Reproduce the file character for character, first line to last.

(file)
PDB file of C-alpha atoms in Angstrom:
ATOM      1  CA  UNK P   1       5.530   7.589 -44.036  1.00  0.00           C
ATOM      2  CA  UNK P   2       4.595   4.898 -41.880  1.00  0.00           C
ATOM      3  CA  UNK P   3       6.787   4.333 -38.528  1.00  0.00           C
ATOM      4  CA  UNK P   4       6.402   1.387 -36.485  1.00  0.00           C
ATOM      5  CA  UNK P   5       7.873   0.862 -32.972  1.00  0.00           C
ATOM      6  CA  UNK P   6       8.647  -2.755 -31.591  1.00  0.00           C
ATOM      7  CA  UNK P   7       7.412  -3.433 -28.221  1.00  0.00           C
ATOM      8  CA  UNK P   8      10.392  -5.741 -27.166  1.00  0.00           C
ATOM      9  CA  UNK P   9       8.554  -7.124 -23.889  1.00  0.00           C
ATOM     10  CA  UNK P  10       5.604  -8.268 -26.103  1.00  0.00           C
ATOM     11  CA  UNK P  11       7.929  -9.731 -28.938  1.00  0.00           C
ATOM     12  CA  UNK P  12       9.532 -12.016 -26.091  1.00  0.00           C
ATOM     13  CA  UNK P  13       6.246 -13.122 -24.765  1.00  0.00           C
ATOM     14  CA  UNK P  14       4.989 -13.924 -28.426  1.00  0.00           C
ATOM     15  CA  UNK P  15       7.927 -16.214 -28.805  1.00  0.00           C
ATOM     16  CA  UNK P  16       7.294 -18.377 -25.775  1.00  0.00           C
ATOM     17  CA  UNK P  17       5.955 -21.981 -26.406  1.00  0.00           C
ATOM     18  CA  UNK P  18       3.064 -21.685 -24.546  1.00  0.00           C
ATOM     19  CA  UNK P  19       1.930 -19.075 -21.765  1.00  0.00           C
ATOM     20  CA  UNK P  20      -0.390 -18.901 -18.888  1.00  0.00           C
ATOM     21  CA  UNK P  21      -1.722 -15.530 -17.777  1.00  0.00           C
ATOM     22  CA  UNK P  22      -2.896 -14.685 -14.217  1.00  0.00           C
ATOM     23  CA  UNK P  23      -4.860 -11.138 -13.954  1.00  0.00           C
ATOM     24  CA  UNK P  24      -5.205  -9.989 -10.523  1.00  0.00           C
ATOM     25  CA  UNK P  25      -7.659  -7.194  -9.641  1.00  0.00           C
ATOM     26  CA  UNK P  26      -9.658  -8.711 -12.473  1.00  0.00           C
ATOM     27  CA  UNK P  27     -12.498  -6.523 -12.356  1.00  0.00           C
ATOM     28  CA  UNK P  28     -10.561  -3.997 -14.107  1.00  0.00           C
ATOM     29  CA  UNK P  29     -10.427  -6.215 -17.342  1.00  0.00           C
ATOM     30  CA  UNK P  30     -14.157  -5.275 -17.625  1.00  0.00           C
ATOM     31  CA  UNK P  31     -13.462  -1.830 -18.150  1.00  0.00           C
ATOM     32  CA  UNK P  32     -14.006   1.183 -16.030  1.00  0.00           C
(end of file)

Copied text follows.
PDB file of C-alpha atoms in Angstrom:
ATOM      1  CA  UNK P   1       5.530   7.589 -44.036  1.00  0.00           C
ATOM      2  CA  UNK P   2       4.595   4.898 -41.880  1.00  0.00           C
ATOM      3  CA  UNK P   3       6.787   4.333 -38.528  1.00  0.00           C
ATOM      4  CA  UNK P   4       6.402   1.387 -36.485  1.00  0.00           C
ATOM      5  CA  UNK P   5       7.873   0.862 -32.972  1.00  0.00           C
ATOM      6  CA  UNK P   6       8.647  -2.755 -31.591  1.00  0.00           C
ATOM      7  CA  UNK P   7       7.412  -3.433 -28.221  1.00  0.00           C
ATOM      8  CA  UNK P   8      10.392  -5.741 -27.166  1.00  0.00           C
ATOM      9  CA  UNK P   9       8.554  -7.124 -23.889  1.00  0.00           C
ATOM     10  CA  UNK P  10       5.604  -8.268 -26.103  1.00  0.00           C
ATOM     11  CA  UNK P  11       7.929  -9.731 -28.938  1.00  0.00           C
ATOM     12  CA  UNK P  12       9.532 -12.016 -26.091  1.00  0.00           C
ATOM     13  CA  UNK P  13       6.246 -13.122 -24.765  1.00  0.00           C
ATOM     14  CA  UNK P  14       4.989 -13.924 -28.426  1.00  0.00           C
ATOM     15  CA  UNK P  15       7.927 -16.214 -28.805  1.00  0.00           C
ATOM     16  CA  UNK P  16       7.294 -18.377 -25.775  1.00  0.00           C
ATOM     17  CA  UNK P  17       5.955 -21.981 -26.406  1.00  0.00           C
ATOM     18  CA  UNK P  18       3.064 -21.685 -24.546  1.00  0.00           C
ATOM     19  CA  UNK P  19       1.930 -19.075 -21.765  1.00  0.00           C
ATOM     20  CA  UNK P  20      -0.390 -18.901 -18.888  1.00  0.00           C
ATOM     21  CA  UNK P  21      -1.722 -15.530 -17.777  1.00  0.00           C
ATOM     22  CA  UNK P  22      -2.896 -14.685 -14.217  1.00  0.00           C
ATOM     23  CA  UNK P  23      -4.860 -11.138 -13.954  1.00  0.00           C
ATOM     24  CA  UNK P  24      -5.205  -9.989 -10.523  1.00  0.00           C
ATOM     25  CA  UNK P  25      -7.659  -7.194  -9.641  1.00  0.00           C
ATOM     26  CA  UNK P  26      -9.658  -8.711 -12.473  1.00  0.00           C
ATOM     27  CA  UNK P  27     -12.498  -6.523 -12.356  1.00  0.00           C
ATOM     28  CA  UNK P  28     -10.561  -3.997 -14.107  1.00  0.00           C
ATOM     29  CA  UNK P  29     -10.427  -6.215 -17.342  1.00  0.00           C
ATOM     30  CA  UNK P  30     -14.157  -5.275 -17.625  1.00  0.00           C
ATOM     31  CA  UNK P  31     -13.462  -1.830 -18.150  1.00  0.00           C
ATOM     32  CA  UNK P  32     -14.006   1.183 -16.030  1.00  0.00           C